One of the challenges Mariacher and her team have faced is the harsh winter climate New York offers. The winter of 2014 saw freezing temperatures well below 0 degrees, and this year’s winter is expected to be the same. In order to offset this, a temporary wrap is placed around the building that can retain heat throughout the interior,  allowing construction to continue.

“We heat it to at least 40 degrees, which allows us to continue to work through the winter,” said Mariacher. “So, while we spend a little money on heat and the wrap, we gain everything back by being able to work through those three or four months.”

Safety is also another concern that is always on the forefront of everyone’s minds during a construction build. Oishei Children’s Hospital is being built next to an existing hospital that is still in operation, which offers its own set of unique challenges—such as accessibility to an adjacent helipad.

“We had a lot of coordination between our crane operator and our pilot that mans the helicopter flights of sick patients to our helipad,” shared Mariacher. “Our tower crane is over 200 feet high, and the new hospital is only maybe 100 feet away from the existing hospital which is also 200 feet high. We spent about six months coordinating a protocol so that when a helicopter is approaching with a patient, we can get the crane operator to set his load down and move the boom out of the flight path.”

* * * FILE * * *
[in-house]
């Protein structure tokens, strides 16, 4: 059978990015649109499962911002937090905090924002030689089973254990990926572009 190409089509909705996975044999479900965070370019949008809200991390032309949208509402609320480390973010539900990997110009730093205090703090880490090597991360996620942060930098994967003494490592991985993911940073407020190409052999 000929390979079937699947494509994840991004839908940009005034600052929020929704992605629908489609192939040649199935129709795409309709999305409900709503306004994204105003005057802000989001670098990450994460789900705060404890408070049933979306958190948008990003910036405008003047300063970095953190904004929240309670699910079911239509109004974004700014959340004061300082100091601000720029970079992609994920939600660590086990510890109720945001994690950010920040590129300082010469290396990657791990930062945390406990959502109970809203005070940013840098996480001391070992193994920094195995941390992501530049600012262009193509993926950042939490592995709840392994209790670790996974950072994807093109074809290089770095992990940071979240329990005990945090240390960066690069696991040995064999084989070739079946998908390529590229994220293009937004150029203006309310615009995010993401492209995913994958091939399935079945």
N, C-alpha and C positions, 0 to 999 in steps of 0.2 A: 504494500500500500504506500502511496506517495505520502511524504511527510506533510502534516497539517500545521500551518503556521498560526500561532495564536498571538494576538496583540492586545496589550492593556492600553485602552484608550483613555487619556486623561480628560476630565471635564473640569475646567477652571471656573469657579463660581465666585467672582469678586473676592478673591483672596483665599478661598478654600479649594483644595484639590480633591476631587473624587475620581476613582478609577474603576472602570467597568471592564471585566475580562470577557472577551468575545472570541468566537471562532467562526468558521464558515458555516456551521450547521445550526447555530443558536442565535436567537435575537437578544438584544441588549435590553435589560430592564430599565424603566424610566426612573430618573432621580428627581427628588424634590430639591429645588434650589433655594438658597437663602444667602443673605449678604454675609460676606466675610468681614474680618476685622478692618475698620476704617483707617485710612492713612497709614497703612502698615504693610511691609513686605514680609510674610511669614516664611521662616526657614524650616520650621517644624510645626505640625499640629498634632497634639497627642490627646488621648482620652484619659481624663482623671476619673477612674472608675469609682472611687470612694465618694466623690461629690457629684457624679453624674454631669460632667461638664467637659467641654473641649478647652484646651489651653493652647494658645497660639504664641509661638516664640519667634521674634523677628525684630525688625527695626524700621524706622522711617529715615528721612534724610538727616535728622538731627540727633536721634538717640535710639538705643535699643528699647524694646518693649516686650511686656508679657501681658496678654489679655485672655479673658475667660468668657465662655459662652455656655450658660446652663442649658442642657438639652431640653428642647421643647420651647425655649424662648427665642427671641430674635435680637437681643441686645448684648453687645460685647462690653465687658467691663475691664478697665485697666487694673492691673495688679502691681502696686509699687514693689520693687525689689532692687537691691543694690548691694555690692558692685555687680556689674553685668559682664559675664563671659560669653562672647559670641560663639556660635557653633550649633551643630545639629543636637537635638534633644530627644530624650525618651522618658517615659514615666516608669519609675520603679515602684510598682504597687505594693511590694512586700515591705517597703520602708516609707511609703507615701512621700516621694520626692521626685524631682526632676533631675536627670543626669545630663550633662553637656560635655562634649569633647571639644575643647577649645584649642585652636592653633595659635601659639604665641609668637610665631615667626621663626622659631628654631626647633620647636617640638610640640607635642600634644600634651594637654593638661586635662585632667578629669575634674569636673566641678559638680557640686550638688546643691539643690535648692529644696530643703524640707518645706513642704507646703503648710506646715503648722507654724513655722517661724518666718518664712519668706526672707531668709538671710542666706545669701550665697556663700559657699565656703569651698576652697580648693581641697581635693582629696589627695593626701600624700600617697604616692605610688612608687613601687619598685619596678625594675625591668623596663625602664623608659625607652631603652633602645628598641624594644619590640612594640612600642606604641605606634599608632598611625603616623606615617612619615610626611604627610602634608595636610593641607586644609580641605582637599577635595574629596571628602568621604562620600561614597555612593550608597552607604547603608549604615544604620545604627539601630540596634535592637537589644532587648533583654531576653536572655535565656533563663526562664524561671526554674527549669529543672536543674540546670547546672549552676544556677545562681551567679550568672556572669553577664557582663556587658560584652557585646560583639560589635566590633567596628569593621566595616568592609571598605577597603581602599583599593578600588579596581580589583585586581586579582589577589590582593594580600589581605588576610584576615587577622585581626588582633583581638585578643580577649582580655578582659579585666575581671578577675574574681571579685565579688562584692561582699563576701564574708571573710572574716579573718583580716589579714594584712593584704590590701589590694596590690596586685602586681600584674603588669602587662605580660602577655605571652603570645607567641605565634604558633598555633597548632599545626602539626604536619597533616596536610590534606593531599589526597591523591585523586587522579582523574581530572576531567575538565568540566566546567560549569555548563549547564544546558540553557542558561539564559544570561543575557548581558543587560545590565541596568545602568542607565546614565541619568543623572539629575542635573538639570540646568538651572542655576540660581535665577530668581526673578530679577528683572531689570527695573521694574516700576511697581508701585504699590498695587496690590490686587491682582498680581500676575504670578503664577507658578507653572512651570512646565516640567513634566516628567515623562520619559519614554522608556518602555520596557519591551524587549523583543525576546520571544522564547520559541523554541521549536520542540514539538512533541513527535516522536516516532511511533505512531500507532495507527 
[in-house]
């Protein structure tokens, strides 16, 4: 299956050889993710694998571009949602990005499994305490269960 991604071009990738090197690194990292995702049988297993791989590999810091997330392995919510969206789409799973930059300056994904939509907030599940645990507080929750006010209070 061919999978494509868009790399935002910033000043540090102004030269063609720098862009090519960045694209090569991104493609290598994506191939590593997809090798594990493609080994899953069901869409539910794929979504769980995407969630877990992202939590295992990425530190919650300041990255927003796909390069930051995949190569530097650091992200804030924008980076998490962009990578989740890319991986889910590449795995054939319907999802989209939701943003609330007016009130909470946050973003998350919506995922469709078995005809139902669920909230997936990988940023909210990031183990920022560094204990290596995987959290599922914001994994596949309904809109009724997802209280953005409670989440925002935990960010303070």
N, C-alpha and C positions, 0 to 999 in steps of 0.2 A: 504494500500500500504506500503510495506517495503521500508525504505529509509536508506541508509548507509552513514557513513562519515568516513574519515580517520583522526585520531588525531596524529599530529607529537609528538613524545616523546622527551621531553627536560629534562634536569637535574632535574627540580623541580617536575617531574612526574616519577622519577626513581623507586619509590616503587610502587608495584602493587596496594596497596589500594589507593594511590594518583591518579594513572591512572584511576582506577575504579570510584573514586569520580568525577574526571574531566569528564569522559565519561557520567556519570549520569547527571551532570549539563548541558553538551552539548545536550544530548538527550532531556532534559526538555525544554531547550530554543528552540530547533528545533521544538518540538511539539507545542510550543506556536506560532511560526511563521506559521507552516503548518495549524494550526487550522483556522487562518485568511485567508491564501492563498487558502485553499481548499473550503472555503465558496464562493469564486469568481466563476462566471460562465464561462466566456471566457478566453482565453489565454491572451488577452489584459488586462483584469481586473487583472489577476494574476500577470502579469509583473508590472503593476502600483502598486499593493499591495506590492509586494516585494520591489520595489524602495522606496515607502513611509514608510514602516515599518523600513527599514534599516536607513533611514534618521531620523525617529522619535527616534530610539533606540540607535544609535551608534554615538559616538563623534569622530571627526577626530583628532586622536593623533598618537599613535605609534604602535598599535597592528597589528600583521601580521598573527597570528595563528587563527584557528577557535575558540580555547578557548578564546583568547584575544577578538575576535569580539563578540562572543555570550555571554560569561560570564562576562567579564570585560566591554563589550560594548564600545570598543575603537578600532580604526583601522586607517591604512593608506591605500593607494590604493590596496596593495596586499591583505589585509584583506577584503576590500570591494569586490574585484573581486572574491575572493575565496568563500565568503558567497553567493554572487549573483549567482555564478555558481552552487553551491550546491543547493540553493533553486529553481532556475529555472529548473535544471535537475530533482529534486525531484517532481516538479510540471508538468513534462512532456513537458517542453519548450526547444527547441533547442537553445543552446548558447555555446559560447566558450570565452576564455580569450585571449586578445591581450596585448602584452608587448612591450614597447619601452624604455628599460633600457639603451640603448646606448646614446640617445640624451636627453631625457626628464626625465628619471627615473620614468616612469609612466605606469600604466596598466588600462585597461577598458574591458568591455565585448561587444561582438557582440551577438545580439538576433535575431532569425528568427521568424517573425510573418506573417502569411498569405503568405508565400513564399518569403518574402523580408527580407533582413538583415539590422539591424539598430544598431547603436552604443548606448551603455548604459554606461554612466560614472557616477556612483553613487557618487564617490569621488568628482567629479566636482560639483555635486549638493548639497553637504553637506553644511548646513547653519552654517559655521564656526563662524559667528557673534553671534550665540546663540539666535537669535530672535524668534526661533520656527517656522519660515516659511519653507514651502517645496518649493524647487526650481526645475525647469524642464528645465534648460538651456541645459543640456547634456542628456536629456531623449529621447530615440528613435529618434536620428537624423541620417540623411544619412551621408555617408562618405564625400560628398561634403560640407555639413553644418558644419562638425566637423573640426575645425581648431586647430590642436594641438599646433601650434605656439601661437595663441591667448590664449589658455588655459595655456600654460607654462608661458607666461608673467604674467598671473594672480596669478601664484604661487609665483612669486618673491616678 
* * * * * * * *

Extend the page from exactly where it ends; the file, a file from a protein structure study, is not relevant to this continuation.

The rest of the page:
Daily toolbox talks, fire drills and pre-planning also go into offsetting any potential risks that might possibly occur.

Signaling the future

“When you have an opportunity to go from an ageing building that’s perhaps outlived its efficient life, and you step into a new colorful, glass, shiny building with lots of plants, liveliness and artwork, I think that improves everybody’s day,” shared Mariacher.

Mariacher knows the value of a children’s hospital. She understands the worry of a parent and the fear of a child that comes from being sick. That’s why she and the team at Kaleida Health have worked hard to create an inviting yet technologically advanced hospital that is “a special place” for those who need it most.

The John R. Oishei Children’s Hospital will attract the best and the brightest doctors, will support a growing community and will be a beacon of hope for women and children in Western New York and beyond.

“We want this to say, ‘Bring your children here; we can take care of them,’” said Mariacher. “This hospital will benefit hundreds of thousands of people for many years to come.”